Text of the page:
In May this year, WannaCry ransomware was used to take data hostage from 200,000 computers across 150 countries. Devices were locked and owners were asked to pay US$300 in bitcoin to release their ﬁ les. One month later, a cyber attack of a different kind occurred, when a malicious virus, called Petya, wiped data from businesses worldwide, again demanding US$300 bitcoin ransoms. This time, as the virus was incurable and the payments were quickly shut down, the attack appeared to intentionally cause damage, rather than collect funds—a true cyber attack.
And while these attacks have occurred in the past two months, it's clear that over time and with practice cybercriminals are getting better at what they do.
In recent years, the threat level from cyber attacks has risen exponentially, with global companies, public institutions and individuals all at risk. In 2014, a complex and sustained attack on Sony Pictures brought the company to its knees when yet-to-be-released ﬁlms were stolen, along with sensitive company and personal information. Taking malice to a whole other level, macabre images of the CEO were posted across the company network and veiled threats of violence were made about the impending release of the movie, The Interview. Sony was forced to go dark—to shut down all of its digital systems.
With cyber attacks increasing, so too are the opportunities to protect against these, with the cybersecurity industry and associated businesses on the rise.
TOP 5 THINGS YOU NEED TO KNOW ABOUT CYBERSECURITY
Cybersecurity is everyone’s job: any organisation is only as secure as its weakest link.
Security by design: security should be baked into every aspect of the business (technology, people and processes).
Privacy and freedom will always be important: but to stop the bad guys you ﬁrst need to verify that your staff are doing the right thing.
Bolt on technology can never work on its own: security technologies must provide a platform to inform leadership and cultural change.
People are at the core of everything you do: they are your greatest asset and your greatest risk.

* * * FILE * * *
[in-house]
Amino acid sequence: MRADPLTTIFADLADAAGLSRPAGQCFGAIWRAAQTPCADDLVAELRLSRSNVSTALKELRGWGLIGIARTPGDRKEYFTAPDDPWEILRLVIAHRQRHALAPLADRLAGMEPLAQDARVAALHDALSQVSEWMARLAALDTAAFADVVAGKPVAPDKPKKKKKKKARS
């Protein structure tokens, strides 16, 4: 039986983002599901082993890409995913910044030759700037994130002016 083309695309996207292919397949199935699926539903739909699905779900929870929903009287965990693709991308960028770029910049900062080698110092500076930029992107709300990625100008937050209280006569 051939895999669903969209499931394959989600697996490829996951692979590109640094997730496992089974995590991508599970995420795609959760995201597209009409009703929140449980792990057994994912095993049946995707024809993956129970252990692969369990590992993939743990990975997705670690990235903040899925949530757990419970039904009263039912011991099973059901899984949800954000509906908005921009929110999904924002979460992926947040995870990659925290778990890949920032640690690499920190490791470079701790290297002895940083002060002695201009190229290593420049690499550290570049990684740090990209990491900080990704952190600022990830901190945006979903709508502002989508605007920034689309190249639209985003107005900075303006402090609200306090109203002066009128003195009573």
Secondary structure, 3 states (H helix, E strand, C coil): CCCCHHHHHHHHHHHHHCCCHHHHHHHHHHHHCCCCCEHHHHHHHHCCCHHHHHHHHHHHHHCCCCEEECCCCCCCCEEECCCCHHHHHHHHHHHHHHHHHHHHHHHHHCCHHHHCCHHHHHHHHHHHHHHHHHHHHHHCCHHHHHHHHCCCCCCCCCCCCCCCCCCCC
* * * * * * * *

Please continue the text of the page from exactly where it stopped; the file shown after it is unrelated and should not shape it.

Gartner Inc., the world’s leading research and advisory company, is telling us that worldwide spending on cybersecurity will hit US$90 billion by the end of the year, with a predicted US$113 billion spend by 2020.
Australia’s Cyber Security Strategy reports that attacks are estimated to cost economies around one percent of GDP per year. For Australia, this equates to approximately US$13.4 billion dollars (based on 2015 ﬁgures).
As incredible as this seems we didn’t reach this point overnight.
“The potential for digital disruption to impact our lives and businesses is the sleeping giant we’ve preferred to ignore.”
According to Australia’s Cyber Security Strategy each Australian household will have 24 devices connected online by 2019. Additionally, we park personal data in the cloud, trusting that it will be safe or, most likely, not thinking too much about it. And while we, as consumers, have embraced every new digital gadget, with little thought for dangers, cyber criminals have been long honing their craft.
Meanwhile, fully aware of the impending cyber catastrophe, Mohan Koo, CTO of Dtex Systems, and his co-founder Chris Nillissen, have spent the past 17 years applying, reﬁning and delivering world-class cybersecurity solutions.
“Attacks are becoming bolder. They’re turning from straightforward phishing to spearphishing.”
‘Spearphishing’ is where the attacker carefully researches their target, perhaps looking for someone in purchasing, then sends them a legitimate-looking email telling them to reset their Microsoft credentials,” says Koo.
“Once they have those details, they assume that person’s online identity to arrange bank transfers. They’re even getting bold enough to follow up with a phone call to demand payment. It’s identity fraud on a much larger scale.”
This is just one example of a malicious attack, but, according to Koo, threats come from where we least expect them.
His company, Dtex Systems, focuses on intelligent ‘User Behaviour Analytics’ to detect three classes of cyber threats: malicious insiders, vulnerable insiders, and hijacked credentials. Dtex has shown that the highest number of cases relate to vulnerable insiders…and that’s all of us. It’s well-intentioned people who put their organisation at risk by ignoring or not understanding how to think or act in a security-minded way.
3 TYPES OF CYBER THREATS
The Malicious Insider – the bad person who intends to cause harm.
The Vulnerable Insider – the good person who accidentally causes harm.
Hijacked Credentials – outsiders getting access to legitimate insider credentials.
The teachable moment
Turning cybersecurity on its head, Dtex Systems takes a people-centred approach, understanding that cultural change is the most effective security solution.
Dtex Systems uses its behavioural analysis technology to reach out and engage the user at the point they make the mistake—it’s called the teachable moment.
“It’s a real shift in thinking, but it’s absolutely he only way forward. Gone are the days you can completely lock things down,” says Koo.
“You should give your staff every freedom that they possibly can have to get the job done in an innovative, intuitive way.”